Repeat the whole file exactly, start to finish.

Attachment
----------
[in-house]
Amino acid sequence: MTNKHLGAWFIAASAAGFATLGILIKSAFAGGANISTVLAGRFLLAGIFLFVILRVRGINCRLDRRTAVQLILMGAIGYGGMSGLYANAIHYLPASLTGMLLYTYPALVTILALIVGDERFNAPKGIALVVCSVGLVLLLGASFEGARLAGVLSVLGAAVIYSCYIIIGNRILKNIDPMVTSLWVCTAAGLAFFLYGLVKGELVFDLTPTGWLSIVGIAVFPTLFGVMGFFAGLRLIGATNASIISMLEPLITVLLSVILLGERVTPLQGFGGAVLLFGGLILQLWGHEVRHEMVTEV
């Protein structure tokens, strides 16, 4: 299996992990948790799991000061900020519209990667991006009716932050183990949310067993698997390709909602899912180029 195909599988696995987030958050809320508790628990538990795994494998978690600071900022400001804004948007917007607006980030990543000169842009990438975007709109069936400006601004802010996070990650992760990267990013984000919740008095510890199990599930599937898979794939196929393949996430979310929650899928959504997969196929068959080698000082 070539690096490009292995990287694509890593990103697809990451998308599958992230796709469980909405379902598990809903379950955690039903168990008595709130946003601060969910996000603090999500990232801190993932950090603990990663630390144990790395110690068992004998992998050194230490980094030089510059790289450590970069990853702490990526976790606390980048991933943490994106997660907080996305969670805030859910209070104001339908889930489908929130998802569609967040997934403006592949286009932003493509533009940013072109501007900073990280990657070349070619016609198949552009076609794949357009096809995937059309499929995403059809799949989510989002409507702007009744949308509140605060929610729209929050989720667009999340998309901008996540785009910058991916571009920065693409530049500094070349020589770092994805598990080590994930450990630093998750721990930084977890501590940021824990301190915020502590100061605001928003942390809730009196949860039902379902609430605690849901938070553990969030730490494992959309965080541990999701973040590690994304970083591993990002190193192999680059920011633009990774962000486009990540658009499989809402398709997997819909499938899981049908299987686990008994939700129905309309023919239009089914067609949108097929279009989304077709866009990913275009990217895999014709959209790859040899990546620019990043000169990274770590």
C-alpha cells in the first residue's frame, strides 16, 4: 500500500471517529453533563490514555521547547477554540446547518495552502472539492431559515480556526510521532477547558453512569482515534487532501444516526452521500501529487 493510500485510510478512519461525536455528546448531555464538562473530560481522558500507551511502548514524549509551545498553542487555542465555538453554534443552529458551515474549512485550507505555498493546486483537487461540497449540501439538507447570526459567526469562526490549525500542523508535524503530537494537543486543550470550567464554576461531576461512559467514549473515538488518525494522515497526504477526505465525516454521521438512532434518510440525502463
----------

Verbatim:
[in-house]
Amino acid sequence: MTNKHLGAWFIAASAAGFATLGILIKSAFAGGANISTVLAGRFLLAGIFLFVILRVRGINCRLDRRTAVQLILMGAIGYGGMSGLYANAIHYLPASLTGMLLYTYPALVTILALIVGDERFNAPKGIALVVCSVGLVLLLGASFEGARLAGVLSVLGAAVIYSCYIIIGNRILKNIDPMVTSLWVCTAAGLAFFLYGLVKGELVFDLTPTGWLSIVGIAVFPTLFGVMGFFAGLRLIGATNASIISMLEPLITVLLSVILLGERVTPLQGFGGAVLLFGGLILQLWGHEVRHEMVTEV
């Protein structure tokens, strides 16, 4: 299996992990948790799991000061900020519209990667991006009716932050183990949310067993698997390709909602899912180029 195909599988696995987030958050809320508790628990538990795994494998978690600071900022400001804004948007917007607006980030990543000169842009990438975007709109069936400006601004802010996070990650992760990267990013984000919740008095510890199990599930599937898979794939196929393949996430979310929650899928959504997969196929068959080698000082 070539690096490009292995990287694509890593990103697809990451998308599958992230796709469980909405379902598990809903379950955690039903168990008595709130946003601060969910996000603090999500990232801190993932950090603990990663630390144990790395110690068992004998992998050194230490980094030089510059790289450590970069990853702490990526976790606390980048991933943490994106997660907080996305969670805030859910209070104001339908889930489908929130998802569609967040997934403006592949286009932003493509533009940013072109501007900073990280990657070349070619016609198949552009076609794949357009096809995937059309499929995403059809799949989510989002409507702007009744949308509140605060929610729209929050989720667009999340998309901008996540785009910058991916571009920065693409530049500094070349020589770092994805598990080590994930450990630093998750721990930084977890501590940021824990301190915020502590100061605001928003942390809730009196949860039902379902609430605690849901938070553990969030730490494992959309965080541990999701973040590690994304970083591993990002190193192999680059920011633009990774962000486009990540658009499989809402398709997997819909499938899981049908299987686990008994939700129905309309023919239009089914067609949108097929279009989304077709866009990913275009990217895999014709959209790859040899990546620019990043000169990274770590």
C-alpha cells in the first residue's frame, strides 16, 4: 500500500471517529453533563490514555521547547477554540446547518495552502472539492431559515480556526510521532477547558453512569482515534487532501444516526452521500501529487 493510500485510510478512519461525536455528546448531555464538562473530560481522558500507551511502548514524549509551545498553542487555542465555538453554534443552529458551515474549512485550507505555498493546486483537487461540497449540501439538507447570526459567526469562526490549525500542523508535524503530537494537543486543550470550567464554576461531576461512559467514549473515538488518525494522515497526504477526505465525516454521521438512532434518510440525502463